CFP Repost from Small Axe: Commemorating 1917: A Discussion of Citizenship and Freedom in Caribbean Literature

CFP repost from Small Axe: Commemorating 1917: A Discussion of Citizenship and Freedom in Caribbean Literature

5 March 2017
Transfer Day 1917

Call for Papers:

Commemorating 1917: A Discussion of Citizenship and Freedom in Caribbean Literature

Proposals for this special section are due by 1 June 2017 and full discussion articles will be due by 31 August 2017. Please send proposals to Vanessa K Váldes at vkv@smallaxe.net.

1917 was a significant year in the Caribbean:

  • On March 2, 1917, the Jones‑Shafroth Act was signed, conferring U.S. citizenship to inhabitants of Puerto Rico, the territory it had annexed at the conclusion of the Spanish-Cuban-American War of 1898.
  • Twenty-nine days later, on March 31, 1917, the Danish West Indies formally became the Virgin Islands of the United States, as the United States had purchased the islands of St. Croix, St. Thomas, and St. John for twenty‑five million dollars from Denmark. (The inhabitants of these islands would be granted citizenship a decade later.)
  • 1917 marked the third year of a U.S. military occupation in Haiti that would last for seventeen years: during the first months of the year, the Haitian legislature rejected a version of the constitution drafted by the U. S. State Department which included a provision that allowed for foreign ownership of land, a feature that had been excluded in previous constitutions.
  • In the Dominican Republic, 1917 marked the first year of a war of resistance against the U.S. military occupation happening in that country; this guerrilla war would last five years.
  • Finally, the year would see the end of Indian indentured labor in the British Empire, including the colonies of Guyana, Trinidad, and Jamaica.

In commemoration of the centennial of these events, sx salon: a small axe literary platform seeks discussion essays that examine how these historical moments are reflected in the region’s literature, then and/or now. How did literary writers of the time respond? Given the ongoing legacies of these occurrences, how have writers of later generations interpreted this critical year in the region?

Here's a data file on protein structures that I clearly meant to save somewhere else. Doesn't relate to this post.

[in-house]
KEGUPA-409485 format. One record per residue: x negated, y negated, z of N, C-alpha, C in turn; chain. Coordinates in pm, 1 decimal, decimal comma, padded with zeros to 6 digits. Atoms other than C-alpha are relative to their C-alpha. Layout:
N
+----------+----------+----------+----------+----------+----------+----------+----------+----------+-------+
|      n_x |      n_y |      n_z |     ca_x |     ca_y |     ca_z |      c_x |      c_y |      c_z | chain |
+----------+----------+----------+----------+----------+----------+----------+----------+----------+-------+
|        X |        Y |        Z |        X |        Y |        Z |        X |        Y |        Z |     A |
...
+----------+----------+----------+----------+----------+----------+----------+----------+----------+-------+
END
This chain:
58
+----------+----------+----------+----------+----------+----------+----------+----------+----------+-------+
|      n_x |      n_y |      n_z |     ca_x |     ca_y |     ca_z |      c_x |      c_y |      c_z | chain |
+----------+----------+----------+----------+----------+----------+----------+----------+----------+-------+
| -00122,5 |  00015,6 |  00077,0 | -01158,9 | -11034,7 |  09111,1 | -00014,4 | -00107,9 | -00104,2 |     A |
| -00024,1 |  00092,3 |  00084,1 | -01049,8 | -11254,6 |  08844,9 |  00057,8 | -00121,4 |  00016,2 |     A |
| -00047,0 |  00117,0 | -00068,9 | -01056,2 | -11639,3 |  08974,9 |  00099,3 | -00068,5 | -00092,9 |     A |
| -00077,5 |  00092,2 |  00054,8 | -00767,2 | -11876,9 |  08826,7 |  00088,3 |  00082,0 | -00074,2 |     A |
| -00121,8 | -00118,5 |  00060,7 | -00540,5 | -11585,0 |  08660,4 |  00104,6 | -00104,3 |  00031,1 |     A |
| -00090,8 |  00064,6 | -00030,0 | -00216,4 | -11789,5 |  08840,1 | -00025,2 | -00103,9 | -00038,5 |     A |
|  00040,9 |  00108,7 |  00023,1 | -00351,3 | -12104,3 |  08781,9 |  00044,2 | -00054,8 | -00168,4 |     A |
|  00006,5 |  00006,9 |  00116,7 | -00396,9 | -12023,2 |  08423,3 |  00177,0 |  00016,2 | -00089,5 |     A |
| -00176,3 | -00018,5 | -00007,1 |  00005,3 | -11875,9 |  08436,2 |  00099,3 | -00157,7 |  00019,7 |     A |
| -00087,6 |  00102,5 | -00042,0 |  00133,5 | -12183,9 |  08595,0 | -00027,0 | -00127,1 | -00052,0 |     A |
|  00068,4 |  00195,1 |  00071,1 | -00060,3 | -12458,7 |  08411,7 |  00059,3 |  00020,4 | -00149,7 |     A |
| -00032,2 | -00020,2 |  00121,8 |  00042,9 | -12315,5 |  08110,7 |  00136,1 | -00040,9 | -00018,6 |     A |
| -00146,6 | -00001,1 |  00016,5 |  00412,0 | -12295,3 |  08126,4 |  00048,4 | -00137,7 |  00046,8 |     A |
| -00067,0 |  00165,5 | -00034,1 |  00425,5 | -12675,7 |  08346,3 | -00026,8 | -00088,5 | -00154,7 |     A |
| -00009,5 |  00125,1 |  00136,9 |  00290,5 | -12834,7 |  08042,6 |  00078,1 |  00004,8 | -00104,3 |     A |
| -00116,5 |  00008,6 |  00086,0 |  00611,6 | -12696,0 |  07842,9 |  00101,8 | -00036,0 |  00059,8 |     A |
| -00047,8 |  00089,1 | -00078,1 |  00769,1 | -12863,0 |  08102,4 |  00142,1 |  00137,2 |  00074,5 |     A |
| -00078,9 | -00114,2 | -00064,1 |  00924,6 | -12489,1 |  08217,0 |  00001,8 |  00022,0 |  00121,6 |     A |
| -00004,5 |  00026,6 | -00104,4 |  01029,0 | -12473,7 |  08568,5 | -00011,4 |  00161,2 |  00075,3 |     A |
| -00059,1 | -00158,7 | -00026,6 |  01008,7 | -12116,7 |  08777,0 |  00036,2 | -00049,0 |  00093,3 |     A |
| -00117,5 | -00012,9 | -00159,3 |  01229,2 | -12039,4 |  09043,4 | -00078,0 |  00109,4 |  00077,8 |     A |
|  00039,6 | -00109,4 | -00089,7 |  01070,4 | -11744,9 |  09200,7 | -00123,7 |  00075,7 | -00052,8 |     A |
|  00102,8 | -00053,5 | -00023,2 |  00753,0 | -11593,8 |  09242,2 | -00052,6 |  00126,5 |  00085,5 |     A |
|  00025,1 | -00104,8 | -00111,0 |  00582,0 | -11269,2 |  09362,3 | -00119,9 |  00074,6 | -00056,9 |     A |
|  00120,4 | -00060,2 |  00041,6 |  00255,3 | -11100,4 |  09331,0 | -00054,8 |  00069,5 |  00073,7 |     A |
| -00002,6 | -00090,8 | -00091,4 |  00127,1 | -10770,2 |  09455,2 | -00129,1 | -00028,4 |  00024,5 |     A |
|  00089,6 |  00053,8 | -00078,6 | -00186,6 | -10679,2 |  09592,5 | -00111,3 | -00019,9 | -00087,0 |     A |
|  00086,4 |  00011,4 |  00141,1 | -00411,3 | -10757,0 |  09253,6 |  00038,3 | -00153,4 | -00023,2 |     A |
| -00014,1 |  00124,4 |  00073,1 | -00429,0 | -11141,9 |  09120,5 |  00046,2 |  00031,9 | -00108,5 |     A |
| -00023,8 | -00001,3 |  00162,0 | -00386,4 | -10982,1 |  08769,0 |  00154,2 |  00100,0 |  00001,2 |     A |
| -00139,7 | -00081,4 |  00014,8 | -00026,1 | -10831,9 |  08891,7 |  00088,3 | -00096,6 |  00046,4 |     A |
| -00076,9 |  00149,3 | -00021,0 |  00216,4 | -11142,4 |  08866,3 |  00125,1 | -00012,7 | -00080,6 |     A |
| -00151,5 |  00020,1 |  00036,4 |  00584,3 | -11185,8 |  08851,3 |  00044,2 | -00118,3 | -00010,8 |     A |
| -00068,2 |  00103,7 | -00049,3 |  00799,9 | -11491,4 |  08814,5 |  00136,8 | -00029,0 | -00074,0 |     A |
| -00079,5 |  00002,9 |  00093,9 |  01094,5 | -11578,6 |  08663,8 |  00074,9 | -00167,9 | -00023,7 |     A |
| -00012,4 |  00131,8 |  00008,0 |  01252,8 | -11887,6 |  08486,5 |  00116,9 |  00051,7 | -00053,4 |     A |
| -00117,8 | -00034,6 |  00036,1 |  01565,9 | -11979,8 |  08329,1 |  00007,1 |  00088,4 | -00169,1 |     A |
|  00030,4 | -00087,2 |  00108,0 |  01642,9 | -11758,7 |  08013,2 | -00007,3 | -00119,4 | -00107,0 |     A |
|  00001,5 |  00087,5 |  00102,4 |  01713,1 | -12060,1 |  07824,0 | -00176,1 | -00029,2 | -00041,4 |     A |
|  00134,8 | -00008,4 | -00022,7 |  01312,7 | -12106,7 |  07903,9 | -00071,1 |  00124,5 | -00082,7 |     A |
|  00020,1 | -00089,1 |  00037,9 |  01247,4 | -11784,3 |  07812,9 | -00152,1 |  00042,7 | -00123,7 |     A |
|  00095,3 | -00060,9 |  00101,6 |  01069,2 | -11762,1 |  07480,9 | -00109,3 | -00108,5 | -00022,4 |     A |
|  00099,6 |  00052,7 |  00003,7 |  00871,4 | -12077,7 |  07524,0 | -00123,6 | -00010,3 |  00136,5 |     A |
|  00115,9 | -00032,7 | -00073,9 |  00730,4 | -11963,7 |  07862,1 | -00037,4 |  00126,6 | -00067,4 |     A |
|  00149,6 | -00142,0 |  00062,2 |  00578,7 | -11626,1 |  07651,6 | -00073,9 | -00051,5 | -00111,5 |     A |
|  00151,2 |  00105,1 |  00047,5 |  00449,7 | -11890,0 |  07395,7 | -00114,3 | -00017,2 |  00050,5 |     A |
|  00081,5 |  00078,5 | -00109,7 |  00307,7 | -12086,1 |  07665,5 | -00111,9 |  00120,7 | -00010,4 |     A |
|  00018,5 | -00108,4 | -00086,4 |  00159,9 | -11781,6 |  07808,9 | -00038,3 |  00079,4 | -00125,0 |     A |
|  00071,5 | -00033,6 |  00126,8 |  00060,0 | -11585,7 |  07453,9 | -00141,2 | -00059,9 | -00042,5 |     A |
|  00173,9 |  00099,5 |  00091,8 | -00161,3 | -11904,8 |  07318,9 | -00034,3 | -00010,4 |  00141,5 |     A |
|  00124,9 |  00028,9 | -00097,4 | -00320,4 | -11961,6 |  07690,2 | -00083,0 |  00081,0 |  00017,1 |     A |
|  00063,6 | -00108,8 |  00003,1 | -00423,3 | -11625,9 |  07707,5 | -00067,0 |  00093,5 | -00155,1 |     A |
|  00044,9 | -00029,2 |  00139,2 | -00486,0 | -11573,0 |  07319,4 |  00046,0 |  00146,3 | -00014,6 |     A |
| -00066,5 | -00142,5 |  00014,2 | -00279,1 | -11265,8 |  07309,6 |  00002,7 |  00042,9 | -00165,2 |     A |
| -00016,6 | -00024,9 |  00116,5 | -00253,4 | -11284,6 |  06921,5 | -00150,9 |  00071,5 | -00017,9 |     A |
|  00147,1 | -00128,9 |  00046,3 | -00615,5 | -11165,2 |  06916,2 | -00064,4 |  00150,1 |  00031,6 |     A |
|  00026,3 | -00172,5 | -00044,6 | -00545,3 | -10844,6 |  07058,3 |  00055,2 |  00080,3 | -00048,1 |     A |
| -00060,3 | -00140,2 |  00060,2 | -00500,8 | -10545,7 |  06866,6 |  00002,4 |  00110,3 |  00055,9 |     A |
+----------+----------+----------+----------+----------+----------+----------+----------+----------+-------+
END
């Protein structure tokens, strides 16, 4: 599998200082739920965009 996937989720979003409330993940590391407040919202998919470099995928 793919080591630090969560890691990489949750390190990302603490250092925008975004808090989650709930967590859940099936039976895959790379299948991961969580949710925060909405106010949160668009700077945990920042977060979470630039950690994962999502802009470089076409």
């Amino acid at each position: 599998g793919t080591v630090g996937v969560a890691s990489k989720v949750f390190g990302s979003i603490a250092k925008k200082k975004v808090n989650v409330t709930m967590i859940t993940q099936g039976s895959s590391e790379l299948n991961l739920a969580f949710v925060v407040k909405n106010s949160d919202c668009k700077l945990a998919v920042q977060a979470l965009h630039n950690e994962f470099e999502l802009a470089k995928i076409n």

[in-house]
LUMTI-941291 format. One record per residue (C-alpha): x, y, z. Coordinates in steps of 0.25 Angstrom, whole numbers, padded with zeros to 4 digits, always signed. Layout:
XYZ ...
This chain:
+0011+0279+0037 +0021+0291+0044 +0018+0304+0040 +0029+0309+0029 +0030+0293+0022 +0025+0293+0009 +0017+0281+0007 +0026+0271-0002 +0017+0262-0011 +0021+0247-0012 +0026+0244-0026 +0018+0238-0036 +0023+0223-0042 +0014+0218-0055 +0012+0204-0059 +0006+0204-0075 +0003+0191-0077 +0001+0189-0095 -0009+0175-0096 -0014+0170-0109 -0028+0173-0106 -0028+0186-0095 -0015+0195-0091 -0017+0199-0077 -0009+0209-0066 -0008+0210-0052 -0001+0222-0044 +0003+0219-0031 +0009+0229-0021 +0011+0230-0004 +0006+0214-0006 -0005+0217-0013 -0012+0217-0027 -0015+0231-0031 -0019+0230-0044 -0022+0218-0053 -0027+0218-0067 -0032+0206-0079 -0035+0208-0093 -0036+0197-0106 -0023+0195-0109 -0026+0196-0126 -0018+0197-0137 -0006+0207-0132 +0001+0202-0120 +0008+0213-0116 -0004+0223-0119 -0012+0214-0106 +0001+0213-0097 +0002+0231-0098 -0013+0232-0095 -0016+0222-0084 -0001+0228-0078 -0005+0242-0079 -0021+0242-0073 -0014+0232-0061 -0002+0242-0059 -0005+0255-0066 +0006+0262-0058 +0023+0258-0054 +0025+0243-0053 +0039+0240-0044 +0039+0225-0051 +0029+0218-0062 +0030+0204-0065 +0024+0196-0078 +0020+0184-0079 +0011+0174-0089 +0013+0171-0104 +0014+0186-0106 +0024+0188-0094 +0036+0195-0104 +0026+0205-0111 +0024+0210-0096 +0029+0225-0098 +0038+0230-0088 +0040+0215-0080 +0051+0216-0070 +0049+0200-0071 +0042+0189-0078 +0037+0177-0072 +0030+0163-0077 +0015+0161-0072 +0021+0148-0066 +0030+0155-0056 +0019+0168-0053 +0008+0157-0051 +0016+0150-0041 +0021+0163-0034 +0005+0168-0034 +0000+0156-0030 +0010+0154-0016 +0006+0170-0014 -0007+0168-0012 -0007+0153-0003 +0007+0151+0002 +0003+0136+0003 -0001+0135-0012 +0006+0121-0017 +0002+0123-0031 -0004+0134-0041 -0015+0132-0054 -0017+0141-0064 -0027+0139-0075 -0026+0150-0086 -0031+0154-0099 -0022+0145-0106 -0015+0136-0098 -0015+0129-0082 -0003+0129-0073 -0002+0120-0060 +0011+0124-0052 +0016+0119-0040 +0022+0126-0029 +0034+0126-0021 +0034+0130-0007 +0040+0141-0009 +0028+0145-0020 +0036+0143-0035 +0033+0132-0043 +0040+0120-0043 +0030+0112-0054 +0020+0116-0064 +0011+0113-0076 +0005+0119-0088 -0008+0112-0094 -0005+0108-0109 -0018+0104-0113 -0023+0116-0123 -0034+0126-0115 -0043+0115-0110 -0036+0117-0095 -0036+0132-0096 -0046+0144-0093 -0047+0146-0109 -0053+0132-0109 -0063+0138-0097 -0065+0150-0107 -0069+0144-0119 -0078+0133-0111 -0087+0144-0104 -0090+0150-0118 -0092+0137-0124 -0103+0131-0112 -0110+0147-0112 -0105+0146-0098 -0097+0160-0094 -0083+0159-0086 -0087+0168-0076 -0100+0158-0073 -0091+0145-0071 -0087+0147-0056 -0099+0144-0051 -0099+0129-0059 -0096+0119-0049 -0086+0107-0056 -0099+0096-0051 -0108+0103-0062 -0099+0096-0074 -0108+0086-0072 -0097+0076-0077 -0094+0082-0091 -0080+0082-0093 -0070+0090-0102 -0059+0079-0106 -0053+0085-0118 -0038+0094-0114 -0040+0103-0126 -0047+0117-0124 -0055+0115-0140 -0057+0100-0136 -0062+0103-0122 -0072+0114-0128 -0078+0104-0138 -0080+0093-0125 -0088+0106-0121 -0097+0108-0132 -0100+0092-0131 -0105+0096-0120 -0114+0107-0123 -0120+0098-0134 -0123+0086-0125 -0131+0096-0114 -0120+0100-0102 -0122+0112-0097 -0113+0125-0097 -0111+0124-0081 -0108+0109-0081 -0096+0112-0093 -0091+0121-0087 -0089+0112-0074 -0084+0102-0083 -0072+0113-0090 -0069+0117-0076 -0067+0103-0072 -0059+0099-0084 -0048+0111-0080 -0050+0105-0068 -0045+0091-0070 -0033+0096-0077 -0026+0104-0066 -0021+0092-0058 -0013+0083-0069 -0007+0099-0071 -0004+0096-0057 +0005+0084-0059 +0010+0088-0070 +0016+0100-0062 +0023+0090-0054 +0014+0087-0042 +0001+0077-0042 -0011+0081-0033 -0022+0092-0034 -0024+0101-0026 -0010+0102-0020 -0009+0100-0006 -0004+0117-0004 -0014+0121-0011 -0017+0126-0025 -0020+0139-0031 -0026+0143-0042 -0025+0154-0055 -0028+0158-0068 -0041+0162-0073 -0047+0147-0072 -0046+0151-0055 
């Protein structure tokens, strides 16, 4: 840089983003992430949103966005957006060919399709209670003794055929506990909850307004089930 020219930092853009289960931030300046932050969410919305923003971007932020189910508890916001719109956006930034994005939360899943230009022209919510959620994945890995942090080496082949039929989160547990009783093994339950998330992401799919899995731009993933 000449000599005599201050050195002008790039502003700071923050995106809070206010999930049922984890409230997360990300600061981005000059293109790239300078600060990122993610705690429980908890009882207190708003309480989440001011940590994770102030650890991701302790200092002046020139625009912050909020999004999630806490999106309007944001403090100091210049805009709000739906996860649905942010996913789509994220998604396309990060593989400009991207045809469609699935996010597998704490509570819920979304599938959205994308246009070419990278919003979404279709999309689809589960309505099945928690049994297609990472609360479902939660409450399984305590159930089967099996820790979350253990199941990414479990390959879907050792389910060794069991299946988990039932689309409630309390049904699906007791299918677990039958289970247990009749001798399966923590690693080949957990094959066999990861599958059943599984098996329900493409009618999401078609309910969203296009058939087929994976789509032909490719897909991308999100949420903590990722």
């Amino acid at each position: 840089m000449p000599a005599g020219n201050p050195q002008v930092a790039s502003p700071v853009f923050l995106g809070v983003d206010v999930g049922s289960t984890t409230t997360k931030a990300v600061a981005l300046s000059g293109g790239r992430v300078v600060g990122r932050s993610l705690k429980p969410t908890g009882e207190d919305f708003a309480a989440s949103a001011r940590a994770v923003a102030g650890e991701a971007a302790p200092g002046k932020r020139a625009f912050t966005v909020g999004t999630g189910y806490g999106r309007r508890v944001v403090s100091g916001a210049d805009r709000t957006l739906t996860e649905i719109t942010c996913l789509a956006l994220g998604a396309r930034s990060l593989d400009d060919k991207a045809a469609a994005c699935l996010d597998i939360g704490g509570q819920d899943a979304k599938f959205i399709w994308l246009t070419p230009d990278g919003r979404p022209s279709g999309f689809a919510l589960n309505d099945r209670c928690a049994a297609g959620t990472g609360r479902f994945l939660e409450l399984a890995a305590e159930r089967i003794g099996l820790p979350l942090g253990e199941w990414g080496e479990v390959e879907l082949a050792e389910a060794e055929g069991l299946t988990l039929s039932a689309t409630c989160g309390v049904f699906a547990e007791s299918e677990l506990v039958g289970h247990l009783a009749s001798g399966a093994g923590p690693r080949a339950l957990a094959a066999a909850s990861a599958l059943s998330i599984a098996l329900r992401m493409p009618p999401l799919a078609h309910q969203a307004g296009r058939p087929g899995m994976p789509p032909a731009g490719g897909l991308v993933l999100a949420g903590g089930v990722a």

This special section on the centennial of 1917 is slated for publication in October 2017. Discussion articles are typically 2000-2500 words and offer a targeted exploration of the topic. sx salon, launched in 2010 as part of the Small Axe Project, is an electronic publication dedicated to literary discussions, interviews with Caribbean literary figures, reviews of new publications (creative and scholarly) related to the Caribbean, and short fiction and poetry by emerging and established Caribbean writers. View past issues and submissions guidelines here.

Proposals for this special section are due by 1 June 2017 and full discussion articles will be due by 31 August 2017. Please send proposals to Vanessa K Váldes at vkv@smallaxe.net.

(St. Thomas Harbor, March 31, 1917 – View from the fort before the Danish Flag came down. Photo by

H. Petersen, courtesy of NPS-HFC)

“Free Land”

homestead-national-monument-of-america-quarter-and-coin-design-candidate-hp-05

This design never became a coin of the US Mint, but it was a strong contender along with others with the legend “Free Land”.  It begs the question, for whom was it free?  The picture seems to answer the question.  It also answers the question “what did it cost?” for those received the “Free Land”–manual labor.  It however says nothing about the costs of this “Free Land” and homesteading to the indigenous peoples of the region or migrant workers or other disenfranchised peoples.

This is the design that was chosen in the end:

2015-p-homestead-national-monument-of-america-quarter

It by contrast emphasizes the rustic experience: simple shelter, basic water, but corn in abundance.  The oversized ears of grain have a long symbolic tradition in Greek and Roman numismatics, especially in connection with state sponsored solutions to hunger.

 

Money and the Control of Indigenous Populations in Colonial Times

A Brooklyn Sabbatical

capture